Cross country skiing without prepared ski tracks – let’s call it ‘wild skiing’. It means you can explore, you won’t have to keep getting out of the way for fast skiers behind, and you won’t have the feeling of going round in circles. We particularly enjoy lakes and rivers for this – when frozen over with a thick layer of snow on the top it is usually possible to ski on them, especially if a snow scooter has passed by that way.

On the down side there’s a lot of side-slip, there are many uneven snow areas to negotiate, and the going can be hard and slow. On the lake this week it all looked very promising, but it turned out there was a very thin layer of snow on top of ice, so a few strides of skiing was followed by some unexpected slipping and sliding, more like skating than skiing, which for an unconfident skier such as myself can be very challenging.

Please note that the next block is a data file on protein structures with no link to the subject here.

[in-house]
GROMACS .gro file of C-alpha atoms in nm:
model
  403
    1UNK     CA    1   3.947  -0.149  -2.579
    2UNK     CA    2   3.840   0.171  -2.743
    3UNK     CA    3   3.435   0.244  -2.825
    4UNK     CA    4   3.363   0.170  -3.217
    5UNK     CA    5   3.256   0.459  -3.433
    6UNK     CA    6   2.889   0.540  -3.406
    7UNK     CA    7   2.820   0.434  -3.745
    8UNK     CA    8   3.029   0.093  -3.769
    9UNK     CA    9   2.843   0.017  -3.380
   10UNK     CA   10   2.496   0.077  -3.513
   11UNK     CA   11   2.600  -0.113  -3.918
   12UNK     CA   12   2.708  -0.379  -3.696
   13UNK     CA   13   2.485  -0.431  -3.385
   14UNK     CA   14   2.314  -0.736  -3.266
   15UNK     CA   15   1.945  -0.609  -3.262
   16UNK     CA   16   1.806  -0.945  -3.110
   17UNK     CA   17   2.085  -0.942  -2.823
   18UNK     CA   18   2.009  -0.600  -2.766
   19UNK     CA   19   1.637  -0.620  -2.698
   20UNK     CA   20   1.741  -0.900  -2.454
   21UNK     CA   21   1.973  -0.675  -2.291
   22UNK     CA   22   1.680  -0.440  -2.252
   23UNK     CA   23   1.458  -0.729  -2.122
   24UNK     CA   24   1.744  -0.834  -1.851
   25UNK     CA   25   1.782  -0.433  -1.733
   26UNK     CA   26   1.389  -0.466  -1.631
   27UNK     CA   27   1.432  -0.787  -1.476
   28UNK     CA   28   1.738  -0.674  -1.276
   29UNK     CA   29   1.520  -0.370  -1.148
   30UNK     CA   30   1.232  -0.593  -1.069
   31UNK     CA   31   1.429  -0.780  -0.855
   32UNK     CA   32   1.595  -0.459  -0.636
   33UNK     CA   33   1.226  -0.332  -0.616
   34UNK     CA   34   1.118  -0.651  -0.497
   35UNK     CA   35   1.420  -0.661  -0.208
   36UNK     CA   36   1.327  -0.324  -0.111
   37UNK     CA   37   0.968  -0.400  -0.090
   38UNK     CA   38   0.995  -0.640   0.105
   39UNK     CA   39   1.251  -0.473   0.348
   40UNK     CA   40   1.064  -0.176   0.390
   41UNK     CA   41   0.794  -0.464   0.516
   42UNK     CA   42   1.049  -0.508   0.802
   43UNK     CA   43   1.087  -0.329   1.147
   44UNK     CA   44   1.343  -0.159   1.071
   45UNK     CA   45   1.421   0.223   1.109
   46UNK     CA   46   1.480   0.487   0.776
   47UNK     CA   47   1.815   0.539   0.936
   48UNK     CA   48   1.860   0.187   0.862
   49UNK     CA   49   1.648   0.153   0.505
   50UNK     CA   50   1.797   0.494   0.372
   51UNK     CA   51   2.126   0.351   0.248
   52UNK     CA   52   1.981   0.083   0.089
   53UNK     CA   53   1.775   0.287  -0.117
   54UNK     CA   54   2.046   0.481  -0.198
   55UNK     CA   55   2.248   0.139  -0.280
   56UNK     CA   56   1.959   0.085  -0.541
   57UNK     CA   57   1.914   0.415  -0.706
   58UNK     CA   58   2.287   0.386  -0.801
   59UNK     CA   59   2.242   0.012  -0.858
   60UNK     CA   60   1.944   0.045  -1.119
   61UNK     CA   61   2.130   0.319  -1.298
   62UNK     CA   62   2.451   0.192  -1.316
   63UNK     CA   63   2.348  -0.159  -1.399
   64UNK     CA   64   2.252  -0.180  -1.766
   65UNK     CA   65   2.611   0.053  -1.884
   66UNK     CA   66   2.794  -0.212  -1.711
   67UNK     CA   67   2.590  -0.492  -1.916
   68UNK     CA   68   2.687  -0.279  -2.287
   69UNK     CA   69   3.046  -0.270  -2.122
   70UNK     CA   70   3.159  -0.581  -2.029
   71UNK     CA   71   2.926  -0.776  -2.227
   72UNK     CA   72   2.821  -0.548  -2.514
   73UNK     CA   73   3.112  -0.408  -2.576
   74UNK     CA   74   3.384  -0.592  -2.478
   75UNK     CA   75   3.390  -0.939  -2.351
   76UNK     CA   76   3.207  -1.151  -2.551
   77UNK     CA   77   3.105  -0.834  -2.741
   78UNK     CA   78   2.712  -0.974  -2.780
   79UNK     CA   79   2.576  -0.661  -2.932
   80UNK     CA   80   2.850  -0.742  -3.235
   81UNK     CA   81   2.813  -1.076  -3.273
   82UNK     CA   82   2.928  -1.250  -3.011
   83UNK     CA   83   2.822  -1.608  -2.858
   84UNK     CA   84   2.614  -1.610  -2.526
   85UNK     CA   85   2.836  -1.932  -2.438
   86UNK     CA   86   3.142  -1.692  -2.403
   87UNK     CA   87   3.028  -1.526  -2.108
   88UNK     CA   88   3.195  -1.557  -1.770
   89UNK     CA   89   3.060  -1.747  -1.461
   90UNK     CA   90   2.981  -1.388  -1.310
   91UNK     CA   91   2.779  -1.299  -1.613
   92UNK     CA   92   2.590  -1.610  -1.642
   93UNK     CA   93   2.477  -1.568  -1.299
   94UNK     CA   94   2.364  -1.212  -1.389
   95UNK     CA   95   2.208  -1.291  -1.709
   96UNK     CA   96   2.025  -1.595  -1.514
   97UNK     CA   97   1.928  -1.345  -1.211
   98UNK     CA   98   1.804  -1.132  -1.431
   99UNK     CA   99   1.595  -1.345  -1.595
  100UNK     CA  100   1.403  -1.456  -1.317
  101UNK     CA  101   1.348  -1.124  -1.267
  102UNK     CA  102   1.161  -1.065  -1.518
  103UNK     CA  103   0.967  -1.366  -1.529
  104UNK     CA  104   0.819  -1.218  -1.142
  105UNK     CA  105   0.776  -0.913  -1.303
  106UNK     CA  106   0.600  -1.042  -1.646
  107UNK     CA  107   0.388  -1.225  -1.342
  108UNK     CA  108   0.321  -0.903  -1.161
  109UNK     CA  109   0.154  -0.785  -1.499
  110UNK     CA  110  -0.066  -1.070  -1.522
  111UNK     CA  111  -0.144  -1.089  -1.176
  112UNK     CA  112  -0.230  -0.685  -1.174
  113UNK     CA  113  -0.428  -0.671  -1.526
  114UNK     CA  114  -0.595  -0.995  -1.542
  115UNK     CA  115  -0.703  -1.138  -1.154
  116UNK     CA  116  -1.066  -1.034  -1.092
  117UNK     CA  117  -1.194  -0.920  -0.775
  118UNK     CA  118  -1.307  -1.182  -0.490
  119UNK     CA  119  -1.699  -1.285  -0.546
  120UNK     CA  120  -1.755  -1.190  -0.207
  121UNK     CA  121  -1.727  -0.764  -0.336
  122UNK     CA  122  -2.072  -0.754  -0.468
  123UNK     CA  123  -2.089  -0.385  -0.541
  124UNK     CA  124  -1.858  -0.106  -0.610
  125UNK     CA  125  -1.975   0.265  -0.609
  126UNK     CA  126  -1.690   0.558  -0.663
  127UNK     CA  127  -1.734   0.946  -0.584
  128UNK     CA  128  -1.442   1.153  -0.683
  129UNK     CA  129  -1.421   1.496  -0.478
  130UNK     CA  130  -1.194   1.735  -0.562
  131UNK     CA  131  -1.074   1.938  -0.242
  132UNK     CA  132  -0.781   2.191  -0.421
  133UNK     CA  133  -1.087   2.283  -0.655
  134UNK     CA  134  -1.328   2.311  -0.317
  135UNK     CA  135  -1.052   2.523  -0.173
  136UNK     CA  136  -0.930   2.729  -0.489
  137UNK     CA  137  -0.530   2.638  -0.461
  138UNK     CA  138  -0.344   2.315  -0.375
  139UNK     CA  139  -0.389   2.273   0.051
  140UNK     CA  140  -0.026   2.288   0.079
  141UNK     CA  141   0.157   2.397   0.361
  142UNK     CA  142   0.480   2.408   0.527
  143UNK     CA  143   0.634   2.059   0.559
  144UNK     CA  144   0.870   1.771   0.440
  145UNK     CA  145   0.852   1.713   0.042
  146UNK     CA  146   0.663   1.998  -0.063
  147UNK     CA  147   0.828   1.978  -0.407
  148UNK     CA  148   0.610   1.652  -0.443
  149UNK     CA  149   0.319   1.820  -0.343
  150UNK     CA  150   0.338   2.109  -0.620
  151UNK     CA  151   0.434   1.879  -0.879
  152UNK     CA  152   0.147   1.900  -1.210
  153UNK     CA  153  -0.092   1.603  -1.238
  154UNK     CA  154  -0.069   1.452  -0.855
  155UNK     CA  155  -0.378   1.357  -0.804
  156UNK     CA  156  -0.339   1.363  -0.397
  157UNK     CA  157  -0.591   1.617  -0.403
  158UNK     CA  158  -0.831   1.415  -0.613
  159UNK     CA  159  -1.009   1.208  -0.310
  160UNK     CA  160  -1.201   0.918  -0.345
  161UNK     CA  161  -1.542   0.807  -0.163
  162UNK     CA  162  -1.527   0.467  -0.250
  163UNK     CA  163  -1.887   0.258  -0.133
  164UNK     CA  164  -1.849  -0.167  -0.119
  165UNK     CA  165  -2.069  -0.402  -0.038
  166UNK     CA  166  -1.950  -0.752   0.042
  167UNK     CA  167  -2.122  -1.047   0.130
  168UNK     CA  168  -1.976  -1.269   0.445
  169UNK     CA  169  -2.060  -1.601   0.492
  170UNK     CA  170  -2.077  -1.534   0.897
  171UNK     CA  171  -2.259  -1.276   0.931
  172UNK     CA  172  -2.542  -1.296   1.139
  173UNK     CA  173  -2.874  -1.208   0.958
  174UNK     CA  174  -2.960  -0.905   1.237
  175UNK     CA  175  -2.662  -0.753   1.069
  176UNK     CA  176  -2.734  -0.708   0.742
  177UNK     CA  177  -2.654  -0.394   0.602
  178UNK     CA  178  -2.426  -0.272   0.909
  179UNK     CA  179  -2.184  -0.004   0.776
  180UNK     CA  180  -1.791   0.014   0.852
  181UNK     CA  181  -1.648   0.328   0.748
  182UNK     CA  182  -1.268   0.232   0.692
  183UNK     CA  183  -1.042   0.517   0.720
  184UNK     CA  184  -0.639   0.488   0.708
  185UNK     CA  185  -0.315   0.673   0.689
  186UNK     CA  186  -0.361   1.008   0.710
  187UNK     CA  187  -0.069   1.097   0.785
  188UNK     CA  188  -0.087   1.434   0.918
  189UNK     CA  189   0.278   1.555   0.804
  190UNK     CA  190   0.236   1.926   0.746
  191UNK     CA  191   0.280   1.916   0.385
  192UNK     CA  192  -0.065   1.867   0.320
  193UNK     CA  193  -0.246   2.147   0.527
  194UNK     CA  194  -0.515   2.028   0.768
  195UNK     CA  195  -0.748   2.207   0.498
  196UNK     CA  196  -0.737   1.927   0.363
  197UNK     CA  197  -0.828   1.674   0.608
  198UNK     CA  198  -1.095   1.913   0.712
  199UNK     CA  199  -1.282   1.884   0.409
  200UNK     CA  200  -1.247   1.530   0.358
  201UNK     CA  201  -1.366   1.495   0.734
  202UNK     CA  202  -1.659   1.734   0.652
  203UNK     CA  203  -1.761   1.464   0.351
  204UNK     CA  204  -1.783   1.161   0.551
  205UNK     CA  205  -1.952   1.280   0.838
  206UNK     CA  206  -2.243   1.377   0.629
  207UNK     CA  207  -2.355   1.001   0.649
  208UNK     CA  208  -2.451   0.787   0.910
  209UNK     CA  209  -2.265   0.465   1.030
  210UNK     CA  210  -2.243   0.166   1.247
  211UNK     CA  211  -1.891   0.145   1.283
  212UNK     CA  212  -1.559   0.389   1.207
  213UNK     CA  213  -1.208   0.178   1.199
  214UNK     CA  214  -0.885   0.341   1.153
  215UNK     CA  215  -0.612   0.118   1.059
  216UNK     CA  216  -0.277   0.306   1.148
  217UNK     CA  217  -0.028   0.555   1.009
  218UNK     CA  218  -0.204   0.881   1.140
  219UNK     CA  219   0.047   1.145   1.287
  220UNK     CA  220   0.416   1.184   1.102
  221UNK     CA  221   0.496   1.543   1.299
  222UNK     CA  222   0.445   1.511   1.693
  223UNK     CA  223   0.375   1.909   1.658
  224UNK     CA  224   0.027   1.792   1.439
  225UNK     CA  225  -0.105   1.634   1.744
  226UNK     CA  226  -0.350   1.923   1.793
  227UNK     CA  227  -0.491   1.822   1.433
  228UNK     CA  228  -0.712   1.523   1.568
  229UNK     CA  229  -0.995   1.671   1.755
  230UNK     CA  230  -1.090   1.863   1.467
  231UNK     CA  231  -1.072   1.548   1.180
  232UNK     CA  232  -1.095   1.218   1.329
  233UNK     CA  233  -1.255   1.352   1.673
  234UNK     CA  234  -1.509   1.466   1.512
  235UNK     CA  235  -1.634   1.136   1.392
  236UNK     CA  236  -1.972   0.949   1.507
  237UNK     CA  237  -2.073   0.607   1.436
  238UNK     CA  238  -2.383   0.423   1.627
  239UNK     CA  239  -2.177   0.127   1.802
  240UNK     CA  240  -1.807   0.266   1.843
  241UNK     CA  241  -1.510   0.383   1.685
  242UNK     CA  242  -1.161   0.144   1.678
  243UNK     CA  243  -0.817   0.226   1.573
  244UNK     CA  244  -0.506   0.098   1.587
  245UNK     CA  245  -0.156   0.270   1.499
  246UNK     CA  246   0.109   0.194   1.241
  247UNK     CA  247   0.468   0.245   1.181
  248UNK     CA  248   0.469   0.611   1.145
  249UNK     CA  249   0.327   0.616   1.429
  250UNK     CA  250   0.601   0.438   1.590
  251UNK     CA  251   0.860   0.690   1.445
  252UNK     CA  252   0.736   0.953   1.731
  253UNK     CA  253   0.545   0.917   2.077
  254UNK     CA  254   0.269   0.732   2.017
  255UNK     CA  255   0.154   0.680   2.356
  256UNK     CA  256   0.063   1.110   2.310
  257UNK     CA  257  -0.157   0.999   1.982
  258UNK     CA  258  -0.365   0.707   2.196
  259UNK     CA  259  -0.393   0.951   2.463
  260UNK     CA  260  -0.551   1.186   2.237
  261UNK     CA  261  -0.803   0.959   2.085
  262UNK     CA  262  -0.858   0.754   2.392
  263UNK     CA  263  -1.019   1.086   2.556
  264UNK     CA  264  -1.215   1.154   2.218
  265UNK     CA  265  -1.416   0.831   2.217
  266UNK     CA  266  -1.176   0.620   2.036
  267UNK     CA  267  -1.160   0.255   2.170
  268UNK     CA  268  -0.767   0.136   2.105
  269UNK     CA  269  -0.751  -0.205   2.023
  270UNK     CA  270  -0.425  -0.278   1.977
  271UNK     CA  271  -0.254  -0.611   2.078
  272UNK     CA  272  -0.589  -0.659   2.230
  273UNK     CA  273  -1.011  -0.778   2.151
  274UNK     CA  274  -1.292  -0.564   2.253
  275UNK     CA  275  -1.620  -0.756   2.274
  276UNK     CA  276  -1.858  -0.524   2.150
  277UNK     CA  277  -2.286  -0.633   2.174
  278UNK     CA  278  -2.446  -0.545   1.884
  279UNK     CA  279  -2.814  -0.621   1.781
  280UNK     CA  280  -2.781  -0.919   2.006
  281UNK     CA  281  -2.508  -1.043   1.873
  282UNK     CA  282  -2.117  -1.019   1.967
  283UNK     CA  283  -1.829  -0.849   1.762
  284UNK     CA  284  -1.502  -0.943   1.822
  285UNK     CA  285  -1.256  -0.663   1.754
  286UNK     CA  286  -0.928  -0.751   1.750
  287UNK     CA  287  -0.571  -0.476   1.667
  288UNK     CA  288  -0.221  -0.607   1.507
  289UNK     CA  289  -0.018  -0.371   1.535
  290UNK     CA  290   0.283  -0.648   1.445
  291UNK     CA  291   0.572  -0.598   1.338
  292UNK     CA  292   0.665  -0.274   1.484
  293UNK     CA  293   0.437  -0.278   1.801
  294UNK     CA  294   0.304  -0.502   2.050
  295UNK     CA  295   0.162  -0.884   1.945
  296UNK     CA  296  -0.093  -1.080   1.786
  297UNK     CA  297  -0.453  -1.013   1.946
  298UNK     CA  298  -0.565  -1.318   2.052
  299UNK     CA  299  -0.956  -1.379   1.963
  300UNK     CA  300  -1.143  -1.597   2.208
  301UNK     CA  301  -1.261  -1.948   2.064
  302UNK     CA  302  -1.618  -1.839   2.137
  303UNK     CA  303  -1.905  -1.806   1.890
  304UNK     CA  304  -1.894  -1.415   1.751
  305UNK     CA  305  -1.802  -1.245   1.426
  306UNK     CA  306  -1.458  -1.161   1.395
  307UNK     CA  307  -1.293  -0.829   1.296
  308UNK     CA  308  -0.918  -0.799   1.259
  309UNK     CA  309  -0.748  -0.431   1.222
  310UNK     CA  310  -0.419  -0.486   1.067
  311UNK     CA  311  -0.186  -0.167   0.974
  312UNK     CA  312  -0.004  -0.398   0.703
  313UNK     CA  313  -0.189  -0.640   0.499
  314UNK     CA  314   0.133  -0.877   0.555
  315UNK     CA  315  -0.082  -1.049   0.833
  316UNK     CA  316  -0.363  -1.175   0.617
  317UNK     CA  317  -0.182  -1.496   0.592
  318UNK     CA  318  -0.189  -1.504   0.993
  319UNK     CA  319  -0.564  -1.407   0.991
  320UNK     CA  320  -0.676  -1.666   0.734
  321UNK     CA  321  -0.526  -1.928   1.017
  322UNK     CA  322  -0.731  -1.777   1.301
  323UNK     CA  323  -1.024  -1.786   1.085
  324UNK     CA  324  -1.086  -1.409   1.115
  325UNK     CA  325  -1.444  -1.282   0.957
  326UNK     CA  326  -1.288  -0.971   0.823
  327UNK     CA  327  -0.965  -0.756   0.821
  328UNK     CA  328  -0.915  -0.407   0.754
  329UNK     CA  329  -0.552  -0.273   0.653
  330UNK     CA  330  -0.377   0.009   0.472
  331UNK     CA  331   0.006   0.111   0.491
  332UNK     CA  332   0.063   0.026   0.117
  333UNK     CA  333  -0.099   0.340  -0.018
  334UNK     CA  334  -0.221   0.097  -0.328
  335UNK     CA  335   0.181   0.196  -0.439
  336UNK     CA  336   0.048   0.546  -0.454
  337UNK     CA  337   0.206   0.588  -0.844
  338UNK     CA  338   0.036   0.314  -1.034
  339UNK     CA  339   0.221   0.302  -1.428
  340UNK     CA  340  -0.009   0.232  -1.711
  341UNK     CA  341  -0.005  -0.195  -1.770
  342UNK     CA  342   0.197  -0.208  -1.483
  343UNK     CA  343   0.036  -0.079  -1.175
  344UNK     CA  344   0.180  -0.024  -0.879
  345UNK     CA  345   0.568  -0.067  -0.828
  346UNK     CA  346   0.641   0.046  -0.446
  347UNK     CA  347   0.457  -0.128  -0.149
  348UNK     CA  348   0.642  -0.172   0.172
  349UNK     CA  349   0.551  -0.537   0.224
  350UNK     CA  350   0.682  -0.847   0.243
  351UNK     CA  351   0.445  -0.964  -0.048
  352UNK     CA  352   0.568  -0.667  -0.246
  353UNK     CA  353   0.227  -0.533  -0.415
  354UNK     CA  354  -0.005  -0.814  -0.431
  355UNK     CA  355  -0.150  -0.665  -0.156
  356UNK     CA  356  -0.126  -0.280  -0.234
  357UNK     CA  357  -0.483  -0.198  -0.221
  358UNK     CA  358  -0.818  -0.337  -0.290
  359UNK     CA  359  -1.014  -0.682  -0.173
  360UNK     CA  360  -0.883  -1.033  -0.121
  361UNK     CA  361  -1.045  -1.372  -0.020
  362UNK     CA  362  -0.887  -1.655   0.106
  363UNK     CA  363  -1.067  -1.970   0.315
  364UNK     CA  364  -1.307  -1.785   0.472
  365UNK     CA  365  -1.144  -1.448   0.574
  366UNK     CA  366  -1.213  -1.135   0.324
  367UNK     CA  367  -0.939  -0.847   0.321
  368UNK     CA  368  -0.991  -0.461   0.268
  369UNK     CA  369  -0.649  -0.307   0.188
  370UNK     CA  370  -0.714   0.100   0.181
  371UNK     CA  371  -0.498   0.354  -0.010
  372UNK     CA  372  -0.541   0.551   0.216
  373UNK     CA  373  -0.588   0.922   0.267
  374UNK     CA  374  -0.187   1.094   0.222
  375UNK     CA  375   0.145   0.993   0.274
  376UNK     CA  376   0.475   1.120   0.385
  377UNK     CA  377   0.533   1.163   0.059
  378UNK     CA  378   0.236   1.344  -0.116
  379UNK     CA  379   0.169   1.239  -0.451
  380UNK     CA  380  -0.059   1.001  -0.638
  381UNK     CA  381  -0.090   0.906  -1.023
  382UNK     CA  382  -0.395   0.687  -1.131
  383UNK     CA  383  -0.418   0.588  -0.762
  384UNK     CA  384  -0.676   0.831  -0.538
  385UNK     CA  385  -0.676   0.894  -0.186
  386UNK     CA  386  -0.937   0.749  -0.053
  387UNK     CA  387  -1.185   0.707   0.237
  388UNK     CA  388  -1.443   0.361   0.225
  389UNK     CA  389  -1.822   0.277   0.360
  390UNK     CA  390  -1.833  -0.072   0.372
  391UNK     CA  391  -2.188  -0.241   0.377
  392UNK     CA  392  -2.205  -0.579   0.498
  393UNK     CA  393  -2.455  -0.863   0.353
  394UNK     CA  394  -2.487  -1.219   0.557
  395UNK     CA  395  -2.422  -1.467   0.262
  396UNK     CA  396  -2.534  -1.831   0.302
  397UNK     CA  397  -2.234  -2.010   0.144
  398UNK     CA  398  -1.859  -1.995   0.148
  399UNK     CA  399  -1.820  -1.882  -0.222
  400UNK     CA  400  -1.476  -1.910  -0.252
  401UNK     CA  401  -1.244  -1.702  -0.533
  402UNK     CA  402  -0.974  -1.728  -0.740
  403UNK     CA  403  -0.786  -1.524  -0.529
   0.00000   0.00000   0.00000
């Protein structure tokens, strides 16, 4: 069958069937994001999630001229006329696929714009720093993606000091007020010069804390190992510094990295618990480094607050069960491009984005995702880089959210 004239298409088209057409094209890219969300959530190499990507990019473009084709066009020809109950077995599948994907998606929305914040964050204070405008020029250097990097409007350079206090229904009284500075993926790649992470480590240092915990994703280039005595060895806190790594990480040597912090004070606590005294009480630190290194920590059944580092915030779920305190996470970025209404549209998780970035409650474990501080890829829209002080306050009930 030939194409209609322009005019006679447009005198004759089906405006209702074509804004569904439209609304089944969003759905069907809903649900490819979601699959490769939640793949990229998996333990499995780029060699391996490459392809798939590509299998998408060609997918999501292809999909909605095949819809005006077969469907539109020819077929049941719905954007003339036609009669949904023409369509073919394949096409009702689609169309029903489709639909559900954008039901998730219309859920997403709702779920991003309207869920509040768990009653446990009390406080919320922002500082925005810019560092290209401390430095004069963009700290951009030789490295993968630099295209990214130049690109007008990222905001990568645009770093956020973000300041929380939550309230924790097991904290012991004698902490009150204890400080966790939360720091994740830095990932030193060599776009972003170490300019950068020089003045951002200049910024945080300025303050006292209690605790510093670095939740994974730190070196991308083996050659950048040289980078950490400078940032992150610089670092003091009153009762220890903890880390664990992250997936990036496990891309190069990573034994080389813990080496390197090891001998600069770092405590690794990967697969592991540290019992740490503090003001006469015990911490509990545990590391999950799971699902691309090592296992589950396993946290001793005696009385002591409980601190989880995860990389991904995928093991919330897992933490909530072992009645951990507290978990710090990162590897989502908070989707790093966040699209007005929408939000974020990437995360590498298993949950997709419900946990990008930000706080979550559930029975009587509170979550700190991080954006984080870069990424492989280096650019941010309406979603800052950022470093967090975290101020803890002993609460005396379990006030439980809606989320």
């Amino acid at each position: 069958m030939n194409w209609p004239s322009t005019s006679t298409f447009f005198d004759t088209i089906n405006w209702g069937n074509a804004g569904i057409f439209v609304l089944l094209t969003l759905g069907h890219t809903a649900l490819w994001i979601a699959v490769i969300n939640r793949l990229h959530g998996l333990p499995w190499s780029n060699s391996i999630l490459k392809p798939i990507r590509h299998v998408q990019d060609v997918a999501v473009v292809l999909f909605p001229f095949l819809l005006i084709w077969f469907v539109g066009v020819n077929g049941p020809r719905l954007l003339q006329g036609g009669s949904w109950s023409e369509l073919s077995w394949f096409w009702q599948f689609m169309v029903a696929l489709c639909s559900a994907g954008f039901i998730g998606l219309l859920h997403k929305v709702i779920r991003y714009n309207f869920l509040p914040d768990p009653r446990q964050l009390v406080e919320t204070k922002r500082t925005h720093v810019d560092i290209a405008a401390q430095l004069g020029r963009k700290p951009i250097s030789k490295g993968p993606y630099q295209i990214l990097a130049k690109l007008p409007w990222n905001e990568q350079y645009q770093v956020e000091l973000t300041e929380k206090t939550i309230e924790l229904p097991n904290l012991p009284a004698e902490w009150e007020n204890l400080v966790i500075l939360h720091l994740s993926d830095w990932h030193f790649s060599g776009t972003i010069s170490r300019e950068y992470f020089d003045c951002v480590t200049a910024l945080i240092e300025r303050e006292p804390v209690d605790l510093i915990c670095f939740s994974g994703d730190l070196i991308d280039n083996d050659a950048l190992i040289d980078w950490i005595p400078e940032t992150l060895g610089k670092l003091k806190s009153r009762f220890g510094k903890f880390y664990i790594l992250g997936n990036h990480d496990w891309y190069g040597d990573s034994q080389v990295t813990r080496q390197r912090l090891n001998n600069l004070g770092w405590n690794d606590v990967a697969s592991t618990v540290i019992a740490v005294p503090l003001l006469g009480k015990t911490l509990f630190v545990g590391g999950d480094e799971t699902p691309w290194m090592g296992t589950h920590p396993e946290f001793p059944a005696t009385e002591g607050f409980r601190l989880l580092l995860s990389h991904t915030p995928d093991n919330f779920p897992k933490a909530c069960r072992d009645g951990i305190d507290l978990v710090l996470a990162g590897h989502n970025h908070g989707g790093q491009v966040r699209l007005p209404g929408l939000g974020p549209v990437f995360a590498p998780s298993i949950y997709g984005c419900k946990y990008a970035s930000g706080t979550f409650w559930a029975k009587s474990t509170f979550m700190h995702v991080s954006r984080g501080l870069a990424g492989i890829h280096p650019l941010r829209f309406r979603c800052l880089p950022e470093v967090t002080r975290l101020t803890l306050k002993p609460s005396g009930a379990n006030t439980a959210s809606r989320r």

On occasions like this you remember there is something to be said for prepared ski tracks. You just slot yourself in and whoahey! you’re off! At speed, and always in a forward direction. One day last week we were surprised to find some prepared tracks on a section of the Kalix river where we usually ‘wild ski’.

We didn’t turn our nose up at them and insist on our own route – we willingly stepped into the tracks, abandoning any sense of being in control, letting them lead us where they would. It turned out that this was out in unknown territory, towards the middle of the river. We trusted that whoever had made the tracks knew what they were doing. We settled into a steady glide, wondering, but not worrying about where we were going.

Not unlike the mechanical trousers in The Wrong Trousers, prepared ski tracks really do take over – all decisions are theirs. This can be very relaxing.